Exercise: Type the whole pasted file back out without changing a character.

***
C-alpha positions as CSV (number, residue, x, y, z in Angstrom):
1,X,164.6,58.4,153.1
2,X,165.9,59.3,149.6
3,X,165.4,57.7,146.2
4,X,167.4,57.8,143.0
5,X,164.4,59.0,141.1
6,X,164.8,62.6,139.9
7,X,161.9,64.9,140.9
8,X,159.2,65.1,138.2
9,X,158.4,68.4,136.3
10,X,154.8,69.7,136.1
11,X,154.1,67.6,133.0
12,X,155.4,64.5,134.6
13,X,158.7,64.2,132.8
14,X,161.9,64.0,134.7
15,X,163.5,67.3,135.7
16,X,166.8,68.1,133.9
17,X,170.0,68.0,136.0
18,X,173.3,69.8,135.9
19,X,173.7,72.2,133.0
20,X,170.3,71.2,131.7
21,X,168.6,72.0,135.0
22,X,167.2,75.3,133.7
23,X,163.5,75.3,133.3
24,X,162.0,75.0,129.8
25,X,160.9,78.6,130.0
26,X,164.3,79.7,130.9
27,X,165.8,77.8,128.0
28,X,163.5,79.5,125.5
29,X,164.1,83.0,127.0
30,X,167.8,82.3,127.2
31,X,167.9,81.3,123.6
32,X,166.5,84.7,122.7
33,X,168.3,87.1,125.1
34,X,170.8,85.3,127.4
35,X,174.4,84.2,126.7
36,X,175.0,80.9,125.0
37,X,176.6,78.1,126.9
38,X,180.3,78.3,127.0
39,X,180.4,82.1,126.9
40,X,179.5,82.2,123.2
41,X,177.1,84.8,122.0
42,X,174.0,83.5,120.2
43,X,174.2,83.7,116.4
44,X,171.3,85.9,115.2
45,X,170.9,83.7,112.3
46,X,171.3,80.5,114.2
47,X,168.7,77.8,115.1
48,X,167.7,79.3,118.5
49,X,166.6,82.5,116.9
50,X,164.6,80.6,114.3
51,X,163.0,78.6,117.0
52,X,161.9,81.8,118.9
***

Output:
C-alpha positions as CSV (number, residue, x, y, z in Angstrom):
1,X,164.6,58.4,153.1
2,X,165.9,59.3,149.6
3,X,165.4,57.7,146.2
4,X,167.4,57.8,143.0
5,X,164.4,59.0,141.1
6,X,164.8,62.6,139.9
7,X,161.9,64.9,140.9
8,X,159.2,65.1,138.2
9,X,158.4,68.4,136.3
10,X,154.8,69.7,136.1
11,X,154.1,67.6,133.0
12,X,155.4,64.5,134.6
13,X,158.7,64.2,132.8
14,X,161.9,64.0,134.7
15,X,163.5,67.3,135.7
16,X,166.8,68.1,133.9
17,X,170.0,68.0,136.0
18,X,173.3,69.8,135.9
19,X,173.7,72.2,133.0
20,X,170.3,71.2,131.7
21,X,168.6,72.0,135.0
22,X,167.2,75.3,133.7
23,X,163.5,75.3,133.3
24,X,162.0,75.0,129.8
25,X,160.9,78.6,130.0
26,X,164.3,79.7,130.9
27,X,165.8,77.8,128.0
28,X,163.5,79.5,125.5
29,X,164.1,83.0,127.0
30,X,167.8,82.3,127.2
31,X,167.9,81.3,123.6
32,X,166.5,84.7,122.7
33,X,168.3,87.1,125.1
34,X,170.8,85.3,127.4
35,X,174.4,84.2,126.7
36,X,175.0,80.9,125.0
37,X,176.6,78.1,126.9
38,X,180.3,78.3,127.0
39,X,180.4,82.1,126.9
40,X,179.5,82.2,123.2
41,X,177.1,84.8,122.0
42,X,174.0,83.5,120.2
43,X,174.2,83.7,116.4
44,X,171.3,85.9,115.2
45,X,170.9,83.7,112.3
46,X,171.3,80.5,114.2
47,X,168.7,77.8,115.1
48,X,167.7,79.3,118.5
49,X,166.6,82.5,116.9
50,X,164.6,80.6,114.3
51,X,163.0,78.6,117.0
52,X,161.9,81.8,118.9